Lloyds has named Charlie Nunn, a senior banker at rival HSBC, as its next chief executive
LloydsBank named Charlie Nunn, head of wealth and personal bankingat rival HSBC, as its next CEO on Monday.
- Current Lloyds boss Antonio Horta-Osorio is stepping down in 2021 after a decade at the bank.
- Nunn may not take up his new job for almost a year from now, because of his notice period and other restrictions. If Horta-Osorio leaves first, CFO William Chalmers could step in as interim CEO, Lloyds said.
- Nunn has agreed to a lower pay package than his predecessor, with his potential pay set at around £5 million ($6.7 million).
Britain's biggest domestic lender
Nunn will replace long-standing Lloyds boss Antonio Horta-Osorio, who in July said he would step down in 2021 after a decade at the helm.Nunn will be charged with steering Lloyds, seen as a bellwether for Britain's economy, through the fallout from the COVID-19 pandemic and an era of rock-bottom central bank interest rates.
Shares in Lloyds, which said earlier this month it is cutting more than 1,000 jobs, are down 40% this year, although they have rallied a third since the start of November following news of breakthroughs in the race to find a vaccine against COVID-19.Lloyds shares gained 1% on Monday.
CFO William Chalmers would become acting CEO if Horta-Osorio left the bank before Nunn joins, Lloyds said.
"We see this as a strong appointment, likely leading to a major strategic evolution at Lloyds which we see as necessary," Goodbody analyst Colin Jackson said in a note.Nunn, a former McKinsey and Accenture consultant, who joined HSBC in 2011, was appointed to his current role in February following a management reshuffle by CEO Noel Quinn.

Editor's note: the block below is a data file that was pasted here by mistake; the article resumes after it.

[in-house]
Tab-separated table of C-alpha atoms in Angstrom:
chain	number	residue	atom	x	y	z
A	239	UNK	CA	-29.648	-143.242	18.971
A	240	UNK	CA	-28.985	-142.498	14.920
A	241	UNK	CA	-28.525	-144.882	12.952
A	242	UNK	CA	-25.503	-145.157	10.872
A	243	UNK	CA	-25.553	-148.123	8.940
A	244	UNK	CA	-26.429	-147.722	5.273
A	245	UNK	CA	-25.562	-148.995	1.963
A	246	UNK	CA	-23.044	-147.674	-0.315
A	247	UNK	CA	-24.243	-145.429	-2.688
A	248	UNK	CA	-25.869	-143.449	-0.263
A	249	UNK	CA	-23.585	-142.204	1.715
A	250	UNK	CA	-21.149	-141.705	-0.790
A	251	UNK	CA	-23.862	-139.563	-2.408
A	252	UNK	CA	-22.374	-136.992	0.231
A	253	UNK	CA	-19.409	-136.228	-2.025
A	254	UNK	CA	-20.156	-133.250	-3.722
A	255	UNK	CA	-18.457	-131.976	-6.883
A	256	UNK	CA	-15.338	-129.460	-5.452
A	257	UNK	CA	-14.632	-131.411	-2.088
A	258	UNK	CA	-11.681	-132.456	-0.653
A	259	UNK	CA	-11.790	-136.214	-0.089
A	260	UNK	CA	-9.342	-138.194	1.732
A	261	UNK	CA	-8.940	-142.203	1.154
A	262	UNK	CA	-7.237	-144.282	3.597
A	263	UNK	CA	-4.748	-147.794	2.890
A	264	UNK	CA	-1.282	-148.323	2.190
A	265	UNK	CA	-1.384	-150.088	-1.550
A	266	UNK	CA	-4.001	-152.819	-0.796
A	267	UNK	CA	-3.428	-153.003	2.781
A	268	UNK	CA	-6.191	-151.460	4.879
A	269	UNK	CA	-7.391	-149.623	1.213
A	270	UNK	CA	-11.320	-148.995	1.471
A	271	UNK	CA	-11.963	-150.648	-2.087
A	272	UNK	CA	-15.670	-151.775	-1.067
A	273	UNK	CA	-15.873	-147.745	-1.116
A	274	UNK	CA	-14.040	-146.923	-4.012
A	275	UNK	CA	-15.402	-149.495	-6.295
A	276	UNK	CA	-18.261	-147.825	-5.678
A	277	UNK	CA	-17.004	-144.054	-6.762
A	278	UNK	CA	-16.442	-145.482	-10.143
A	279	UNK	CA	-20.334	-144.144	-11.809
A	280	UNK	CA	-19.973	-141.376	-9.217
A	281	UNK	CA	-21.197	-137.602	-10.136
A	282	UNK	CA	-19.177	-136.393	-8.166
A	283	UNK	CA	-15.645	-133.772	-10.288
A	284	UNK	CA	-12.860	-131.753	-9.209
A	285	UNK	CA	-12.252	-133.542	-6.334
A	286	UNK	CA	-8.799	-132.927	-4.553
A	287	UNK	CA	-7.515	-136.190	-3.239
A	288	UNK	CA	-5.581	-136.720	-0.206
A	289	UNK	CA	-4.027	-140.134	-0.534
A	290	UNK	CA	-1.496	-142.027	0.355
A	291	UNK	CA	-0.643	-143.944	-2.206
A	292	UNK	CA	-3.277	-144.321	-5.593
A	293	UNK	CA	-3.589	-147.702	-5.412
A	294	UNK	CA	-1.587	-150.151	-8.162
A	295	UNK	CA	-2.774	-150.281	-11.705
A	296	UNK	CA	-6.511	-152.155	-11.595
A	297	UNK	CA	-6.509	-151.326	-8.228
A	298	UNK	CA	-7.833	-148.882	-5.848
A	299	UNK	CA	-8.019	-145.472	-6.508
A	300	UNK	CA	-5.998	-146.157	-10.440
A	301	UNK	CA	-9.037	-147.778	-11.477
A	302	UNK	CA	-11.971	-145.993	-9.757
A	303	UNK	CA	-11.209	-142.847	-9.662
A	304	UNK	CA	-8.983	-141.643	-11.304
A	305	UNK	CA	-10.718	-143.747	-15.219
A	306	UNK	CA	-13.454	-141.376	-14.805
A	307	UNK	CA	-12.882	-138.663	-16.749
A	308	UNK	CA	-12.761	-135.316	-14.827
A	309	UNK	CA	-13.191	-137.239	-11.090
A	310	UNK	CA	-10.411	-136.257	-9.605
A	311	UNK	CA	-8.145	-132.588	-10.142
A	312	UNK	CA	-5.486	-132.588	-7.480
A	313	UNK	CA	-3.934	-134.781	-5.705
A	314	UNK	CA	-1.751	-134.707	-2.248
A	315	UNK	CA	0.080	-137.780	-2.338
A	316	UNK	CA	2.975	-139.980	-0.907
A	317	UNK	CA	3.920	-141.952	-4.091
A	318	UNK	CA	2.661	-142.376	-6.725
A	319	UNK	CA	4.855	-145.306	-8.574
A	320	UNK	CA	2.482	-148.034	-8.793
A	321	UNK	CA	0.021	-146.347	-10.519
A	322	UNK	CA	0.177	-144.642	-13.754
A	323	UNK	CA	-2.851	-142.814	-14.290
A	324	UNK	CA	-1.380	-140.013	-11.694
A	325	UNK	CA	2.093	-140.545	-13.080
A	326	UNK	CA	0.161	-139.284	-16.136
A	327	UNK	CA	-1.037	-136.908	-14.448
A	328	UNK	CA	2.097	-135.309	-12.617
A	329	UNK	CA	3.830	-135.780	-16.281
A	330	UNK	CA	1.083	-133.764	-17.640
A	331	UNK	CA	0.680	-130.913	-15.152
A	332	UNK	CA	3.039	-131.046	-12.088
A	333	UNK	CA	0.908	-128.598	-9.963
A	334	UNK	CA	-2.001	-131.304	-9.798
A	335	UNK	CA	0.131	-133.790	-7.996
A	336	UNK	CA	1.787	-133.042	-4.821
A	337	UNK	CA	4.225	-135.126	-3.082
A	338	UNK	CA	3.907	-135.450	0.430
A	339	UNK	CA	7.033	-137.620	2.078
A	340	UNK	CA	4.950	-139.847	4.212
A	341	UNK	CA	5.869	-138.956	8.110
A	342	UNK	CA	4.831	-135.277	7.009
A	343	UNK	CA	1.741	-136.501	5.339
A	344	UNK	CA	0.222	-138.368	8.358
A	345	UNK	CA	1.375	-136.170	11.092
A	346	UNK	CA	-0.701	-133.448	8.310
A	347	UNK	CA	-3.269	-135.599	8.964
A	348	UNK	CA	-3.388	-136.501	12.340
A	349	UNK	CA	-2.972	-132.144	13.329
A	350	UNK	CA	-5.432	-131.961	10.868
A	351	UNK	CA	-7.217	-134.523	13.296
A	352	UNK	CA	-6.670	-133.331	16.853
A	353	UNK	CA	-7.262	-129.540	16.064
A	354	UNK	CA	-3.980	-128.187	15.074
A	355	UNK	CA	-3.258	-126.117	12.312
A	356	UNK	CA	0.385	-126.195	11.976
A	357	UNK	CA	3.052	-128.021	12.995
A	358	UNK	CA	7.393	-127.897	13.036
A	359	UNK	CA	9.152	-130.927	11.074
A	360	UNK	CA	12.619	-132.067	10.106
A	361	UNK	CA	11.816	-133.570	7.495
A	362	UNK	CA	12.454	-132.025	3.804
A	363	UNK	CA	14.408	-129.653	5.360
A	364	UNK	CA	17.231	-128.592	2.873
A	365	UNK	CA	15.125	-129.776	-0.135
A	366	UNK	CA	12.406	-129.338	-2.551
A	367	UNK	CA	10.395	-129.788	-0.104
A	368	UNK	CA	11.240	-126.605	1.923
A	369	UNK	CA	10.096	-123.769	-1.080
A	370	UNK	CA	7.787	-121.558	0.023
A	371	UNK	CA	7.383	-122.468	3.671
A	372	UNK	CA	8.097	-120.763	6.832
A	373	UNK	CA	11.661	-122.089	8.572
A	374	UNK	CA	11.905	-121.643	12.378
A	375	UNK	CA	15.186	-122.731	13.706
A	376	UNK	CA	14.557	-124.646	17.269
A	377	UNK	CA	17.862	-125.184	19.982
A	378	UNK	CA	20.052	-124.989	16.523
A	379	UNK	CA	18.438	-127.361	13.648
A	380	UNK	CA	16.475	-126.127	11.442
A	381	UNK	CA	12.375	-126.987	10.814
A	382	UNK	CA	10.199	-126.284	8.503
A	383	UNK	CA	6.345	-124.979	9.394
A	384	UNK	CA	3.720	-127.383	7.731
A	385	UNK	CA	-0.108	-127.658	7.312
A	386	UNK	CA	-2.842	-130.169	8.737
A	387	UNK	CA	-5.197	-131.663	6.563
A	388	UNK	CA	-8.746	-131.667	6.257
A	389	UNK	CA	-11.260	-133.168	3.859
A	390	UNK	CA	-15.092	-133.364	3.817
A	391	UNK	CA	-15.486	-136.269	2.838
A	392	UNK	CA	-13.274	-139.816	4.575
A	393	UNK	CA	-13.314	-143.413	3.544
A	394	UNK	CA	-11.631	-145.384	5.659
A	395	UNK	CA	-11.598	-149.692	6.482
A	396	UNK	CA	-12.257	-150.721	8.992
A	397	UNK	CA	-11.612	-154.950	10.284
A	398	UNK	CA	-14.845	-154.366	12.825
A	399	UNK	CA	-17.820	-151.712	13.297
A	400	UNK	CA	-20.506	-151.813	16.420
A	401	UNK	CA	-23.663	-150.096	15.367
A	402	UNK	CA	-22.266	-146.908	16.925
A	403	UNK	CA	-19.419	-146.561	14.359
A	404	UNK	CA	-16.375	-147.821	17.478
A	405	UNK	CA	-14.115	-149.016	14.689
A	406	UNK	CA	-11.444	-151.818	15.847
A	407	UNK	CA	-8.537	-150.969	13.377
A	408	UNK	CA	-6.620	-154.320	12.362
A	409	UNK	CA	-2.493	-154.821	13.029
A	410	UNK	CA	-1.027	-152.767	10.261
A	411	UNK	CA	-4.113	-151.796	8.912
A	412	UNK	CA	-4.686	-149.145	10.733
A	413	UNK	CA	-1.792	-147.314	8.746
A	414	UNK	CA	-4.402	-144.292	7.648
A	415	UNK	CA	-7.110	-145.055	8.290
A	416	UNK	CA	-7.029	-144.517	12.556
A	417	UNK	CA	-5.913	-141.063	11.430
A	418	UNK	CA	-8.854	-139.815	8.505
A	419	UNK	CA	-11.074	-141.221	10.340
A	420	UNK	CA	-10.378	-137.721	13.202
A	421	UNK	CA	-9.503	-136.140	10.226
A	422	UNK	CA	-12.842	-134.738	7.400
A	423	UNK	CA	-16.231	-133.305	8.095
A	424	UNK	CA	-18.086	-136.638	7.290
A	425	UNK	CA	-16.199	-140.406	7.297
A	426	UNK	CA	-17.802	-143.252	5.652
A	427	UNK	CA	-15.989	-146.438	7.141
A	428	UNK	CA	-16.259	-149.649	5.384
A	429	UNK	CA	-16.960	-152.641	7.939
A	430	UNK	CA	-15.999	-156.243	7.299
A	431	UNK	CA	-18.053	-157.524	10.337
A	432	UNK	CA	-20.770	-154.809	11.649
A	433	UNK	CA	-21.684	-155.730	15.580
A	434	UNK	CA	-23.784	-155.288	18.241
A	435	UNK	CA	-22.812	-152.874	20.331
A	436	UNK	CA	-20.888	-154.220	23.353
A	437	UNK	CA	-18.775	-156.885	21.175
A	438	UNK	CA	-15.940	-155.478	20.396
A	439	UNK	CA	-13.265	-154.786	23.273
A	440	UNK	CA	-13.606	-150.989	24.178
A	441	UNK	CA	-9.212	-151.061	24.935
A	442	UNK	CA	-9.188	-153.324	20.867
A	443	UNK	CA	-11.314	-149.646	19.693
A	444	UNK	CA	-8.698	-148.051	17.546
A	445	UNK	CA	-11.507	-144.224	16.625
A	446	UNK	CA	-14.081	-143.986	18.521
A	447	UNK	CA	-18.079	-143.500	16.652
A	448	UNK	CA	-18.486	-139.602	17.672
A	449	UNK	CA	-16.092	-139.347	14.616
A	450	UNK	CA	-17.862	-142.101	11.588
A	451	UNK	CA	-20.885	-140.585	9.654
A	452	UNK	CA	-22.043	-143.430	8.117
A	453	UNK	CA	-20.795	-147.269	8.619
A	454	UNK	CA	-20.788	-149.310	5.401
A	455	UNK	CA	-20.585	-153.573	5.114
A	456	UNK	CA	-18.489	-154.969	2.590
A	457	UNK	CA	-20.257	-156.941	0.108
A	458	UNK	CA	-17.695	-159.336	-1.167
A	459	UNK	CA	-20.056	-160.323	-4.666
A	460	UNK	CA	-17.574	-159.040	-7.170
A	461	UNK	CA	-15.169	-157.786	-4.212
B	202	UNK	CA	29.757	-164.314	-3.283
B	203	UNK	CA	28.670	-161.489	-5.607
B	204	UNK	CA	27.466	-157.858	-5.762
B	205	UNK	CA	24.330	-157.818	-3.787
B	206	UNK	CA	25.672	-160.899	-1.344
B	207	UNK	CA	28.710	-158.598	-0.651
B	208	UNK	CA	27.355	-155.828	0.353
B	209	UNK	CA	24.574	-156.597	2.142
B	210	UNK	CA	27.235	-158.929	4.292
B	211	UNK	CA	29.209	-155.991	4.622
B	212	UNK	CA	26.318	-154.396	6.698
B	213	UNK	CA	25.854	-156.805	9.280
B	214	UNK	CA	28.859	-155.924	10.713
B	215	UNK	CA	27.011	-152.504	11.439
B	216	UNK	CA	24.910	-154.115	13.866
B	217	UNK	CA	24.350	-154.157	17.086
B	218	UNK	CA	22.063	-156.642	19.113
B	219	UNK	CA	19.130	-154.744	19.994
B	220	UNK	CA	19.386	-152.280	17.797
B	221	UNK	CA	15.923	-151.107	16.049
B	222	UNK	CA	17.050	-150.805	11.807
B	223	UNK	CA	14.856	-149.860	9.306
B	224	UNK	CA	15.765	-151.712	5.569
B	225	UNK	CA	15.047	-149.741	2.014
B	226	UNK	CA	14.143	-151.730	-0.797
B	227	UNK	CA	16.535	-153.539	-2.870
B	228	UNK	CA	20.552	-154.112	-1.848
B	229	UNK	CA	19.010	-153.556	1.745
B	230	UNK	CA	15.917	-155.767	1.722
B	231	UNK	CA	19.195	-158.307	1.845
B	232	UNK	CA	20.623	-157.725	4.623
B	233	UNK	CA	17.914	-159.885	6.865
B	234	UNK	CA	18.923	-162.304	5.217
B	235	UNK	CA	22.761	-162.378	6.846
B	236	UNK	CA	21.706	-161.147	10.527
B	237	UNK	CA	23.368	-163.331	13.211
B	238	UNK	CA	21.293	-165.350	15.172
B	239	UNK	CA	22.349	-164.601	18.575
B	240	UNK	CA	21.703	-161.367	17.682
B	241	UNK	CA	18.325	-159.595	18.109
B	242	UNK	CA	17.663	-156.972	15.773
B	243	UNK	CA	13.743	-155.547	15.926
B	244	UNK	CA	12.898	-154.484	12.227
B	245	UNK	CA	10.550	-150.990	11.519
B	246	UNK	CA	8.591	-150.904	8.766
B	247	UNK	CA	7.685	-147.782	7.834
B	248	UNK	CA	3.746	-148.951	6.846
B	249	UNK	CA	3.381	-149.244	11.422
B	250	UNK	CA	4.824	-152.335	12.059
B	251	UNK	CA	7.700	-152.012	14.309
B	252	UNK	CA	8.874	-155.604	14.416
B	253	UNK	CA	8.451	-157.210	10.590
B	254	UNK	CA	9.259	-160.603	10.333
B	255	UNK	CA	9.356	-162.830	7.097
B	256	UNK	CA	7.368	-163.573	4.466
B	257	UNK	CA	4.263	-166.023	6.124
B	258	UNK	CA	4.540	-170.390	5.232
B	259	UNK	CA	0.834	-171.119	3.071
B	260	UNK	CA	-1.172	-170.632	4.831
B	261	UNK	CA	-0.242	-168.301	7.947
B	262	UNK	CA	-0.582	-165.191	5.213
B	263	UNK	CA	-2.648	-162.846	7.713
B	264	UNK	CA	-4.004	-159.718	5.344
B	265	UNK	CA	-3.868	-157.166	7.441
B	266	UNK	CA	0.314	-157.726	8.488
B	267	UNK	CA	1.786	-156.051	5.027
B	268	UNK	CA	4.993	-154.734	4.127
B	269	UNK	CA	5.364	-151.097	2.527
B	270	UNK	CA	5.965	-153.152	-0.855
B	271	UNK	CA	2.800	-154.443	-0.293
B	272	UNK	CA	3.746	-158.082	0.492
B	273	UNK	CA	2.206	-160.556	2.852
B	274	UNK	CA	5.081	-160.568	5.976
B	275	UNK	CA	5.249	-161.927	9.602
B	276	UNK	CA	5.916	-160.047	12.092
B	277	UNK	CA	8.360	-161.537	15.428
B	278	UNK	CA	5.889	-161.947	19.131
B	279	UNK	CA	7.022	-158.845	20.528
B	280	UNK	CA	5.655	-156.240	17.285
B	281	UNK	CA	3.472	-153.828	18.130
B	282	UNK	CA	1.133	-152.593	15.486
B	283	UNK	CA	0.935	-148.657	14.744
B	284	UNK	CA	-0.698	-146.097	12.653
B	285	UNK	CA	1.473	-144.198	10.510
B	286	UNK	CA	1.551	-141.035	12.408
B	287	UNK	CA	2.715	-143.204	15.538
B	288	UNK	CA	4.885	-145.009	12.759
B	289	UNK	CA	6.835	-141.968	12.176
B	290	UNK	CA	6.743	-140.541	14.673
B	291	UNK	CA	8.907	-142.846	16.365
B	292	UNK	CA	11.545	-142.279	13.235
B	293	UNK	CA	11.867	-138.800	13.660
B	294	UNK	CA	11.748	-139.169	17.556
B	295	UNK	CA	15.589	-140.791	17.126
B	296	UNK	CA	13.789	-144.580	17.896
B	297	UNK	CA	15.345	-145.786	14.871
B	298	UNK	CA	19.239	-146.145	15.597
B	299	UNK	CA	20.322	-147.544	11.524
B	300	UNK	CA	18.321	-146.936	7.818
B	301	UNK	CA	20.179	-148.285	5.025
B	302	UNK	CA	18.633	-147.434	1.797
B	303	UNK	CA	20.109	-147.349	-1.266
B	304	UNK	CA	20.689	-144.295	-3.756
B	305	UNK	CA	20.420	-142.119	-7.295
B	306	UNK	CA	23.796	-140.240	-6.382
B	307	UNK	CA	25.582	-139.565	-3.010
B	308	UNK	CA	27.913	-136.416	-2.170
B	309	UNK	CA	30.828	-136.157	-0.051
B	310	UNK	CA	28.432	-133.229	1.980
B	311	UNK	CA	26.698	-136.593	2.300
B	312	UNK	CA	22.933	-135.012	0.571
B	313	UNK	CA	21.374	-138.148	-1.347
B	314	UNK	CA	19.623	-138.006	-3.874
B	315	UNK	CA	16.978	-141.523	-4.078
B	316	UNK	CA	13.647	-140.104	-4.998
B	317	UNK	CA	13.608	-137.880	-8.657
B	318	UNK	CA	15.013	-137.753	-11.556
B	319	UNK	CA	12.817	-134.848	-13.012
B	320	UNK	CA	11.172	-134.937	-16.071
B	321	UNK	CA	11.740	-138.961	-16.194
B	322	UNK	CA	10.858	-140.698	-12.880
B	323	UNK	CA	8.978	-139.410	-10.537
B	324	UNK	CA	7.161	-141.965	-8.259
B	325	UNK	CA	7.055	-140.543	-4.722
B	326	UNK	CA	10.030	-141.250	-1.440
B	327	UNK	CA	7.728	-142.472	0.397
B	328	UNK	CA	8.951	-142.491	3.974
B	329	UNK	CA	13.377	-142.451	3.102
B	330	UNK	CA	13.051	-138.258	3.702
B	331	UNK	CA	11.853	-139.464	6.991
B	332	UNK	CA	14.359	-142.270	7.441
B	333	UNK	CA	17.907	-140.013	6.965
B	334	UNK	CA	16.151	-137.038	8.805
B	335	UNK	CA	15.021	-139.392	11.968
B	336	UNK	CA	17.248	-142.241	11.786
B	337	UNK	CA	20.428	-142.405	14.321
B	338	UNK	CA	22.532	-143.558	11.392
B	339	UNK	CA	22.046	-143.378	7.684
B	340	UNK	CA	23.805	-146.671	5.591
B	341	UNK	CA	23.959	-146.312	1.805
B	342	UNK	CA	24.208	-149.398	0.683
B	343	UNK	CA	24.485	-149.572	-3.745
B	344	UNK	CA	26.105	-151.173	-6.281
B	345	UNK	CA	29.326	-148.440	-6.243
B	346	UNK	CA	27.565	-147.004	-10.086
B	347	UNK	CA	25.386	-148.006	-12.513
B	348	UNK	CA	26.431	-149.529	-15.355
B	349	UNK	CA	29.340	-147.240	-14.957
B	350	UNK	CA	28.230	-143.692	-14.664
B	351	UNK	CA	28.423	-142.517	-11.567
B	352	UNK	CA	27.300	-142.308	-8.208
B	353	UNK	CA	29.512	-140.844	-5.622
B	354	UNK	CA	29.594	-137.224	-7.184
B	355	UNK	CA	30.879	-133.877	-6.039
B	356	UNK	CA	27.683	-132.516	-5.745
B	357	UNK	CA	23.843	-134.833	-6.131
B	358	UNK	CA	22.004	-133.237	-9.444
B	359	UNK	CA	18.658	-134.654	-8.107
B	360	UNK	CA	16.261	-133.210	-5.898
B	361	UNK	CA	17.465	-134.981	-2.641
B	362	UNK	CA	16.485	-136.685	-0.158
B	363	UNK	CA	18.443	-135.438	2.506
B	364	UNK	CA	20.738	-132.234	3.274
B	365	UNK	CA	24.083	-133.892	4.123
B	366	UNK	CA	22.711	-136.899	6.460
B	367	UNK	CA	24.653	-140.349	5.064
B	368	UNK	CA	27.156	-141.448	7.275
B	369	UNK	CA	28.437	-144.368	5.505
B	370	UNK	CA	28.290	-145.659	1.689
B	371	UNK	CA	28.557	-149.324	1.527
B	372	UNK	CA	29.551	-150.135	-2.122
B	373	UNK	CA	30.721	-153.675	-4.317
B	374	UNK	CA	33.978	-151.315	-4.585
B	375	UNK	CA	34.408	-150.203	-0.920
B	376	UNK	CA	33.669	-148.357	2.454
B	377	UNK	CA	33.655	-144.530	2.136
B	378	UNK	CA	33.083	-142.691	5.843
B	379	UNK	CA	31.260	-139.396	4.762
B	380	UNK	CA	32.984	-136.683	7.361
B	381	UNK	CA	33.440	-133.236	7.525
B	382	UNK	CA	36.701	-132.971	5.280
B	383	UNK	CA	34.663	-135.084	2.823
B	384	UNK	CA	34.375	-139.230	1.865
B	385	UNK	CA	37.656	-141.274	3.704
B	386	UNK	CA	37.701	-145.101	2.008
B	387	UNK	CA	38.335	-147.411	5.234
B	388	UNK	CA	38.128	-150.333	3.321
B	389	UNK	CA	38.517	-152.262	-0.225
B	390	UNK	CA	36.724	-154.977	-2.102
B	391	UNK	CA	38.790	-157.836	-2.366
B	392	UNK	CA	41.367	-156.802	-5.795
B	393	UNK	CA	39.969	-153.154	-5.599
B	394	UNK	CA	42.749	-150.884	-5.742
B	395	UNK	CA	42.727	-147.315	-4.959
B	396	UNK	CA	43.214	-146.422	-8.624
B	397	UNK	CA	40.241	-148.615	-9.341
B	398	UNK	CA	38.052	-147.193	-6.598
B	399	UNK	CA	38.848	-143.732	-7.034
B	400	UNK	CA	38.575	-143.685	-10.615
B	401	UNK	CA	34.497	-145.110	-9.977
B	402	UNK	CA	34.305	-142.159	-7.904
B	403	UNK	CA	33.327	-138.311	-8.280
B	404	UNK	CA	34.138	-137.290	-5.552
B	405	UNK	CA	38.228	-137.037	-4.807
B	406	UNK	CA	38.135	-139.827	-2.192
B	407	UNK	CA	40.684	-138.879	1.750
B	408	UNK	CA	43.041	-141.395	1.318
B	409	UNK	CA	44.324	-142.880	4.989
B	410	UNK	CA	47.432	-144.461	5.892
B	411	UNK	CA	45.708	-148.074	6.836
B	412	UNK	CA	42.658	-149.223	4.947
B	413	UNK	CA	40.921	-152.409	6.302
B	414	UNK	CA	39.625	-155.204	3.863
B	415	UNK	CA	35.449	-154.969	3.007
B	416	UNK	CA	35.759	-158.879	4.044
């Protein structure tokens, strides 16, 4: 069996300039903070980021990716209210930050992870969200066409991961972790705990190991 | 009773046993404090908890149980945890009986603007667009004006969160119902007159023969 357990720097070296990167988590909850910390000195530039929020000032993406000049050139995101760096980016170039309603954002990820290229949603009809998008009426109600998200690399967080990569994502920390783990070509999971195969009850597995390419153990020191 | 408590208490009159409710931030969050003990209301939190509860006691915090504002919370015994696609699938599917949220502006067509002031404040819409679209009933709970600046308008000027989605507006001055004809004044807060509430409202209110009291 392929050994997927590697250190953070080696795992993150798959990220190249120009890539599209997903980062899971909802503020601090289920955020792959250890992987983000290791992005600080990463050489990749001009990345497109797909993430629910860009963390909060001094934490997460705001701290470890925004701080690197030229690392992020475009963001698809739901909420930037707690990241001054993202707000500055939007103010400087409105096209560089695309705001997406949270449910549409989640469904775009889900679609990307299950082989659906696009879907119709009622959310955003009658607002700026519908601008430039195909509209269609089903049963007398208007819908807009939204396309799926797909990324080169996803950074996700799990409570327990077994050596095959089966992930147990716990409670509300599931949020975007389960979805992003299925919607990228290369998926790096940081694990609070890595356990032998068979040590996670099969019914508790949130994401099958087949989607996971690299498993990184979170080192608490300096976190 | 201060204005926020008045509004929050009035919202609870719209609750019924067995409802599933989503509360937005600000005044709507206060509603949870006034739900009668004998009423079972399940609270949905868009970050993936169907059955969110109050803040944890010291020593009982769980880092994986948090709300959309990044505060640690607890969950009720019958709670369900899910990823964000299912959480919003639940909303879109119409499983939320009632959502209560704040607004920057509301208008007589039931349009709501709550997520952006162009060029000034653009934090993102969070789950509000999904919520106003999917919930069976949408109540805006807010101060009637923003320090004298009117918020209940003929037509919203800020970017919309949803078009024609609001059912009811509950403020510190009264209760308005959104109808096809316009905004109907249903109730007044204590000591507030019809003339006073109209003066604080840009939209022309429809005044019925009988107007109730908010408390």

At HSBC, colleagues said he was known for his structured approach and for a focus on upgrading digital capabilities. He emerged in February as one of the winners of HSBC's latest executive reshuffle, taking over the bank's newly combined wealth and personal banking divisions.
HSBC said in a separate memo that Nuno Matos, currently head of its non-ringfenced British arm, is to replace Nunn.
Pay cutAt Lloyds, Nunn will receive a lower pay package than his predecessor. Lloyds said he had agreed to lower bonuses than the policy allowed, reducing his maximum potential pay by 20%.
Incoming chairman Robin Budenberg has also asked for his pay package to be cut by 20%, Lloyds said.Read more: The 5 highest-paid CEOs in the financial services industry an earned average of $27.9 million each in 2019. Meet the CEOs from Morgan Stanley, JPMorgan Chase, Bank of America, Citigroup, and Goldman Sachs
Lloyds' pay policy for senior executives has faced long-running criticism. One third of balloted shareholders voted against the bank's pay policy at its investor meeting in May.Nunn will receive a basic annual salary and a fixed share award of £1.1 million ($1.50 million) each, in addition to flexible benefit funding of 4% of basic salary, Lloyds said in a statement. His pension has been set at 15% of his salary.
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